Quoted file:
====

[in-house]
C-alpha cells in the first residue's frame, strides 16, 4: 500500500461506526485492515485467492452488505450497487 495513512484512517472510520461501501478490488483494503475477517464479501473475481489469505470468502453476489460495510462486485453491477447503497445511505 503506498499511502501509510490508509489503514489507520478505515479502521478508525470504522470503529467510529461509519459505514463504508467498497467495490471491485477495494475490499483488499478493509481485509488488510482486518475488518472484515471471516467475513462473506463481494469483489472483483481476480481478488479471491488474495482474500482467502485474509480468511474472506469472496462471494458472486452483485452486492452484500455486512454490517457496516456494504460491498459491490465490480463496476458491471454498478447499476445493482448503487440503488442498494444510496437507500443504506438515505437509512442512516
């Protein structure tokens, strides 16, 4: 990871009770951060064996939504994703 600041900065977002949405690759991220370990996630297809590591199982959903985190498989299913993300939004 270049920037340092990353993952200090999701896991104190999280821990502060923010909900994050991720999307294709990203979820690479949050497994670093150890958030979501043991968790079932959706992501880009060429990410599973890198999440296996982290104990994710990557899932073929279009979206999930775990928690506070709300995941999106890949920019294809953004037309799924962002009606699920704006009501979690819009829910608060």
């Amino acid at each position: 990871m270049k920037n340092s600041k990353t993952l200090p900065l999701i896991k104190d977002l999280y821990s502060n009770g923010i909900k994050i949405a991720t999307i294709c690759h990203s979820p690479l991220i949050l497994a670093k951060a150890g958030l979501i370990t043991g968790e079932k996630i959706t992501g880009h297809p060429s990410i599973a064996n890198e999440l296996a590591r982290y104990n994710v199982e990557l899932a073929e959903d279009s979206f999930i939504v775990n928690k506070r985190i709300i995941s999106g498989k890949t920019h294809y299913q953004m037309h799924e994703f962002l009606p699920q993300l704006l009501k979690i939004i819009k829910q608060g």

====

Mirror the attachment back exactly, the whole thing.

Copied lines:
[in-house]
C-alpha cells in the first residue's frame, strides 16, 4: 500500500461506526485492515485467492452488505450497487 495513512484512517472510520461501501478490488483494503475477517464479501473475481489469505470468502453476489460495510462486485453491477447503497445511505 503506498499511502501509510490508509489503514489507520478505515479502521478508525470504522470503529467510529461509519459505514463504508467498497467495490471491485477495494475490499483488499478493509481485509488488510482486518475488518472484515471471516467475513462473506463481494469483489472483483481476480481478488479471491488474495482474500482467502485474509480468511474472506469472496462471494458472486452483485452486492452484500455486512454490517457496516456494504460491498459491490465490480463496476458491471454498478447499476445493482448503487440503488442498494444510496437507500443504506438515505437509512442512516
């Protein structure tokens, strides 16, 4: 990871009770951060064996939504994703 600041900065977002949405690759991220370990996630297809590591199982959903985190498989299913993300939004 270049920037340092990353993952200090999701896991104190999280821990502060923010909900994050991720999307294709990203979820690479949050497994670093150890958030979501043991968790079932959706992501880009060429990410599973890198999440296996982290104990994710990557899932073929279009979206999930775990928690506070709300995941999106890949920019294809953004037309799924962002009606699920704006009501979690819009829910608060």
């Amino acid at each position: 990871m270049k920037n340092s600041k990353t993952l200090p900065l999701i896991k104190d977002l999280y821990s502060n009770g923010i909900k994050i949405a991720t999307i294709c690759h990203s979820p690479l991220i949050l497994a670093k951060a150890g958030l979501i370990t043991g968790e079932k996630i959706t992501g880009h297809p060429s990410i599973a064996n890198e999440l296996a590591r982290y104990n994710v199982e990557l899932a073929e959903d279009s979206f999930i939504v775990n928690k506070r985190i709300i995941s999106g498989k890949t920019h294809y299913q953004m037309h799924e994703f962002l009606p699920q993300l704006l009501k979690i939004i819009k829910q608060g």